Still enjoying the music
Glenwood Springs, CO Colorado
GLENWOOD SPRINGS, Colorado ” Desmond and Margaret Harris met at a Missouri Heights Schoolhouse dance, one spring evening in 1945.
“Could I dance back then?” Margaret asked her husband of 57 years.
Eighty-three-year-old Desmond Harris’ youthful expression revealed a once bashful young man, his wide-mouth smile and eyes as big as a 5-year-olds’ on Christmas morning.
“Oh yeah, you could dance, sure,” he responded.
“He probably would have never picked me up on the street if I couldn’t dance,” Margaret said with a chuckle.
In 1945 Desmond was a 20-year-old strapping young man who had just returned from doing his duty in the U.S. Navy.
“I didn’t dance at all in high school,” Desmond admitted.
Arthur Murphy dance lessons while he was stationed in San Diego changed that. And as if fate had sent them both an invitation, they ended up at the dance at the one-room schoolhouse.
Margaret was a little younger than Desmond. She was only 13-years-old, a freshmen in high school. But that didn’t stop her from asking Desmond to dance.
“In the old time dances they always had a woman’s choice dance,” Margaret said.
Desmond was the lucky one that night as Margaret made her way across the room and asked him if he would like to give it a try.
“I had seen him at some of the dances we went to in Carbondale and Basalt,” Margaret admitted. “We danced together for the first time that night.”
And it wouldn’t be the last.
However, the two wouldn’t see one another for the next five years. Desmond continued working and living in Glenwood Springs while Margaret finished high school and went off to business school.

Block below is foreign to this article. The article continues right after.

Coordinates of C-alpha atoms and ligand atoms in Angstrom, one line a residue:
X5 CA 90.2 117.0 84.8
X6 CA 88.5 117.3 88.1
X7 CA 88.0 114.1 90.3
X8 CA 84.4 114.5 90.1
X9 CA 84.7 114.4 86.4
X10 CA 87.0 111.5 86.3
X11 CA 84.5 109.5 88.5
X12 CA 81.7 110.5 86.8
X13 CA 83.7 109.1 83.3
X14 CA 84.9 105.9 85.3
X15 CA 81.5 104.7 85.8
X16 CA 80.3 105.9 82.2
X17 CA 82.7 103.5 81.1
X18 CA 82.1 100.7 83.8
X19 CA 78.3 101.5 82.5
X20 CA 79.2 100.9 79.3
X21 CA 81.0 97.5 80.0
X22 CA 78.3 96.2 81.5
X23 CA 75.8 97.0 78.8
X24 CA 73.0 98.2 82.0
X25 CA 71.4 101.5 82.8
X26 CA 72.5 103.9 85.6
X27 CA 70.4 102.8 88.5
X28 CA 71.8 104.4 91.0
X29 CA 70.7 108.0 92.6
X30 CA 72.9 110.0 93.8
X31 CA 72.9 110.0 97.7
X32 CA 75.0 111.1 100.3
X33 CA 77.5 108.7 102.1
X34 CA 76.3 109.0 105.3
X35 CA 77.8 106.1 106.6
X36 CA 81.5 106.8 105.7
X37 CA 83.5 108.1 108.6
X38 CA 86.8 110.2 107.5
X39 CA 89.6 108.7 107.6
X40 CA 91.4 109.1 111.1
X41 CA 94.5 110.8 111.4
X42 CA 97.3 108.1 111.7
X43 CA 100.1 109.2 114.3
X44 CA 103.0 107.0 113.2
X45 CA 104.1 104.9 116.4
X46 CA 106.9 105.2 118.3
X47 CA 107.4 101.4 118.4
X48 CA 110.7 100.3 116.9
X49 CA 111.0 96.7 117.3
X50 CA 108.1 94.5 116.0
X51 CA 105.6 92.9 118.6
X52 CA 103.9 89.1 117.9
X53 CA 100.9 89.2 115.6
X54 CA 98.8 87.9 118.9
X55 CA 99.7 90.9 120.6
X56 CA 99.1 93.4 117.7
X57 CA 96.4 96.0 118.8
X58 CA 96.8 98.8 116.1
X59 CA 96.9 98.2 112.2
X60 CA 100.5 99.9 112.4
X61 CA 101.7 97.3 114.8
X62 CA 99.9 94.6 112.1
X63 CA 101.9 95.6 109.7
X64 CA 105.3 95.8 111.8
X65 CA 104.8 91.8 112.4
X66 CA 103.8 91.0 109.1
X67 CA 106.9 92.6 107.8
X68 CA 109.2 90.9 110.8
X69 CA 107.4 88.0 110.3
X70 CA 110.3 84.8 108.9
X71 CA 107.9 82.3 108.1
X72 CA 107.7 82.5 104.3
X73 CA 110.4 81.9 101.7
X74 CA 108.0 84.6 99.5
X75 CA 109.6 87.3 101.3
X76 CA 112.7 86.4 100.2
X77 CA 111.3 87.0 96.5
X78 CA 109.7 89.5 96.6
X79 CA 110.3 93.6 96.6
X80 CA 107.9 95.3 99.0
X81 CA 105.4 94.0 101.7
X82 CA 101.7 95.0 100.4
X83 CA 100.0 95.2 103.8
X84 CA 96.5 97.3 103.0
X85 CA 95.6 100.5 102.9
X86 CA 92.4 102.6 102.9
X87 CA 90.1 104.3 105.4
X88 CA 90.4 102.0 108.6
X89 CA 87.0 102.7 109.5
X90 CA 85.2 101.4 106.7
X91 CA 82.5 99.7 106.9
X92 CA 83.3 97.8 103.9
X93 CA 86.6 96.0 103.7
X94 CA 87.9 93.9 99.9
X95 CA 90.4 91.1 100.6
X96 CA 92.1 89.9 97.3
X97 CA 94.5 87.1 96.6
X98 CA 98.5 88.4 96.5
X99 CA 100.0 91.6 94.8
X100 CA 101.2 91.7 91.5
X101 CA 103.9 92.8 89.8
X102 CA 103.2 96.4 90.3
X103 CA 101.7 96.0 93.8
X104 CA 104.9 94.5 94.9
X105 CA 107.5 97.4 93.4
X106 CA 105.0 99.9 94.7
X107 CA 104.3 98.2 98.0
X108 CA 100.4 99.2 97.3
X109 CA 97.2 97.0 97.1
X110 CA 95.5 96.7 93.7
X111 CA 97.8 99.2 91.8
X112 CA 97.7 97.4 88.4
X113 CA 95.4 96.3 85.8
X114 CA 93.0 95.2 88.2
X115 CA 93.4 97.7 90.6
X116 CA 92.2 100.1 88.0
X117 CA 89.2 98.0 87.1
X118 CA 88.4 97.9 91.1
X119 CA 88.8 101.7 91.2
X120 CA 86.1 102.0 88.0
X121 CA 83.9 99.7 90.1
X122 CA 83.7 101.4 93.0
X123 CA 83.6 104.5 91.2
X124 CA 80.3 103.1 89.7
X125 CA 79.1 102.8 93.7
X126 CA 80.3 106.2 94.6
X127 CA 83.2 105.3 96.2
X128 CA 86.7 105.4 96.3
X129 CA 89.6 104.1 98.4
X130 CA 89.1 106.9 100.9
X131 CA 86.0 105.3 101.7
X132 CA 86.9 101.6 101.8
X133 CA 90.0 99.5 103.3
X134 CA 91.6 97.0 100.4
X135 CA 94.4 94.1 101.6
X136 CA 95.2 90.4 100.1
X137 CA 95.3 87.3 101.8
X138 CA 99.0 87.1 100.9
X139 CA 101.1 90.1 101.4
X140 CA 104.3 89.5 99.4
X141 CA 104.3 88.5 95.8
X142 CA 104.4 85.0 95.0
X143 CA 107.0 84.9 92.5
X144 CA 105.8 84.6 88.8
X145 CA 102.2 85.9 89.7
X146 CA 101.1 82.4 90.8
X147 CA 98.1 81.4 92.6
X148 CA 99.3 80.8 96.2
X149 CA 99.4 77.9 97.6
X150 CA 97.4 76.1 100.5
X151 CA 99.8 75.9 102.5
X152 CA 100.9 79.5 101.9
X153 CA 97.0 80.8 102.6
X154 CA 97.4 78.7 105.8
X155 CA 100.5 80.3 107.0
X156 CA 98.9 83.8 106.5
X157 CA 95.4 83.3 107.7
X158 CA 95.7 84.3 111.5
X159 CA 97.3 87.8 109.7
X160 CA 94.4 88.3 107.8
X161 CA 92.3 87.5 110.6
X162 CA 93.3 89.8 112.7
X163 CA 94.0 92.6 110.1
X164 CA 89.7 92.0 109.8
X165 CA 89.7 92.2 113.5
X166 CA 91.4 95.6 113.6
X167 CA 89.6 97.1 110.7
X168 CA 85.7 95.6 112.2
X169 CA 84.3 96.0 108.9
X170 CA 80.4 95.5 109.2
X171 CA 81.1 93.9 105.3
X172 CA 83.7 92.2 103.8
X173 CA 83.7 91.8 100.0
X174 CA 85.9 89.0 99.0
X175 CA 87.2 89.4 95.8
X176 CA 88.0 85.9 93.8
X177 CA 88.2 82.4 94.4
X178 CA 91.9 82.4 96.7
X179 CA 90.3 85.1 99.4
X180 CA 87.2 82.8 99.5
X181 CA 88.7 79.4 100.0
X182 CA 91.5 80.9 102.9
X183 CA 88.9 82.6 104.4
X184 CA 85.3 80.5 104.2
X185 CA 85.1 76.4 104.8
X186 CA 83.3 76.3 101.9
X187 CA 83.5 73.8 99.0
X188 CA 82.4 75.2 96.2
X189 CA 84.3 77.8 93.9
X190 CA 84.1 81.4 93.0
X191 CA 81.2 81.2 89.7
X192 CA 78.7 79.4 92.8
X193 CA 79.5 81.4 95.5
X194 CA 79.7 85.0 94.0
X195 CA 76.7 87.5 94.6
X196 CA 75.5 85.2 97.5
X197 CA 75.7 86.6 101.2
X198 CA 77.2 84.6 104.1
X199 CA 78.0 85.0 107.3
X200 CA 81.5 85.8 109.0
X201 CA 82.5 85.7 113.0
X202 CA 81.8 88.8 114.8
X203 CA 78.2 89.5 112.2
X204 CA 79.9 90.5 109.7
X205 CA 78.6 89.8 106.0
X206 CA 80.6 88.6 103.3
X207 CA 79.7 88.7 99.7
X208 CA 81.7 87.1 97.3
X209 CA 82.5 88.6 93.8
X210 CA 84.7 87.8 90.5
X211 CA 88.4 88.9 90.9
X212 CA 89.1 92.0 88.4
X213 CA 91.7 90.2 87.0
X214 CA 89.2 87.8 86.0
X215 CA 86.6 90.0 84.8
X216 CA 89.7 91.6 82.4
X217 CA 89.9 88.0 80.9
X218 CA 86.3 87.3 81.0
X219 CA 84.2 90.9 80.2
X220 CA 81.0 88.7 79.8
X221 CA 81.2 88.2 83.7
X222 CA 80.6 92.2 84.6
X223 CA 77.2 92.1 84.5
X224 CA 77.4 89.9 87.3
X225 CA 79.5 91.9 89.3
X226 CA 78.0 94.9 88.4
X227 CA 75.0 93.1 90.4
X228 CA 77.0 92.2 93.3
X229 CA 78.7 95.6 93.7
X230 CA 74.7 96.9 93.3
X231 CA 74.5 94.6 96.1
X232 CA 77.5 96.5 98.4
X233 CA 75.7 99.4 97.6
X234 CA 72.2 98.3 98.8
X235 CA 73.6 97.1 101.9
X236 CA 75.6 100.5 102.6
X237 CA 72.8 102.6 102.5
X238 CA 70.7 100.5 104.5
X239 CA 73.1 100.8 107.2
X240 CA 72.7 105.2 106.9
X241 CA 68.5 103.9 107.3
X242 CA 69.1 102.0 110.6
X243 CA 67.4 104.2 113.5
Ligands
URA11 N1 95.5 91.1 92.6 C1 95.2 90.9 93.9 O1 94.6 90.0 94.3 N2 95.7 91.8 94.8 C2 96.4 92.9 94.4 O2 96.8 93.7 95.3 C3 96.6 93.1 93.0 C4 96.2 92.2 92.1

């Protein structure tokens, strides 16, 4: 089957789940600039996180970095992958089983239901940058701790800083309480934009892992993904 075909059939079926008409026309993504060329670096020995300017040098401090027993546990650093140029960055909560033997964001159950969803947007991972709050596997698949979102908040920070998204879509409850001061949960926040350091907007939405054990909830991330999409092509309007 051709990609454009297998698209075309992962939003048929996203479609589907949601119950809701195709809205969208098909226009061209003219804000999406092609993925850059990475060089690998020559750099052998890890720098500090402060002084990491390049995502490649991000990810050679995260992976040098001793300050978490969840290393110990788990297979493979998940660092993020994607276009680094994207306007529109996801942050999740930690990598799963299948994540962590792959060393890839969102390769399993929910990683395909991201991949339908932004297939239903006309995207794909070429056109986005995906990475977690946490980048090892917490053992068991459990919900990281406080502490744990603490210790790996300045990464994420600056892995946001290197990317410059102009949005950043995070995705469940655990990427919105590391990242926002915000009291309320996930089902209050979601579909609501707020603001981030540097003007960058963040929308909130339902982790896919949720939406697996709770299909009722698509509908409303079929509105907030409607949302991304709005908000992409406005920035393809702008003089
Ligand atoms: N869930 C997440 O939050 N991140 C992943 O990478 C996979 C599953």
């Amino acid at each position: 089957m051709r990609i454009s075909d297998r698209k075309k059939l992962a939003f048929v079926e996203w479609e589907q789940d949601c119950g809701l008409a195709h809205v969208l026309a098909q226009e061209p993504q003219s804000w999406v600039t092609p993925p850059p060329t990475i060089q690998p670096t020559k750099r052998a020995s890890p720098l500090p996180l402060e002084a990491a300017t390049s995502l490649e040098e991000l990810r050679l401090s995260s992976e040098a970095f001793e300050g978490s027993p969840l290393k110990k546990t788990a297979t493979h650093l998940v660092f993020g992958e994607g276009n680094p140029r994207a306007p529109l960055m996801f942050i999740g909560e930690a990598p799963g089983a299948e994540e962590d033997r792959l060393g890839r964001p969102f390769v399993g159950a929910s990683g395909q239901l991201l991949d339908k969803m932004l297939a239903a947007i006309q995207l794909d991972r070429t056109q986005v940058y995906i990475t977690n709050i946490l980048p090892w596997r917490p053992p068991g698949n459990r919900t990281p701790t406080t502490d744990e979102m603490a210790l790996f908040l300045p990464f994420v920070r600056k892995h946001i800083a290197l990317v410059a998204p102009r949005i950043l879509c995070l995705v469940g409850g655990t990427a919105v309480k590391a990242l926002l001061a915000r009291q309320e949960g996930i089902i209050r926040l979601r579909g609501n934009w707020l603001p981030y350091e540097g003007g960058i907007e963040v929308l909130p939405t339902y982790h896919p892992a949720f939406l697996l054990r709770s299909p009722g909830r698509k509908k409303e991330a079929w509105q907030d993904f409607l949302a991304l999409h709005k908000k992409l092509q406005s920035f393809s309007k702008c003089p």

Margaret returned home to the Roaring Fork Valley in 1950 and started working in Glenwood Springs as a book keeper for a local Buick dealership. She recalls seeing Desmond again at a basketball game she attended.
“Desmond was the manager of the downtown basketball team and my uncle used to play for the team,” Margaret said. “I would go and watch them play.”
But she never approached Desmond. She left that up to him.
One night, as Margaret was walking home from one of the basketball games, a car pulled up beside her on the street, Desmond was driving.
“He stopped and asked, ‘Can I give you a ride home?’,” Margaret said. “And that’s it. We’ve been together ever since, 57 years this month.”
A lifetime and a family with four children, all spurred from a single dance in a one-room schoolhouse.
The old Missouri Heights Schoolhouse remains today, a little weathered but just as stable as the Harris’ marriage. The couple return three or four times every summer to the place where they met. This summer they’ve made the trip only once, but it’s a trip that Margaret is passionate about continuing.
“We usually go up there to see how it’s changed,” she said.
In 2001, the couple returned to the schoolhouse to celebrate their 50th wedding anniversary. It was the obvious choice in Margaret’s mind.
“Oh, it was wonderful. Wasn’t it?” she asked Desmond.
Again his boyish smile took over his face.
“Oh yeah,” he responded.
“Everyone came and there must have been 150 people up there at least,” Margaret said.
And it just happened to fall on the same day of the week that they were married ” Saturday, September 29. And Margaret felt the same as she had 56 years earlier, looking at Desmond and knowing that he was the one she wanted to ask to dance.
“It was the best decision I’ve ever made,” Margaret said.
Desmond didn’t respond in words to Margaret’s comment, he didn’t have to. You could see in his boyish smile that he felt the same.
Contact John Gardner: 384-9114
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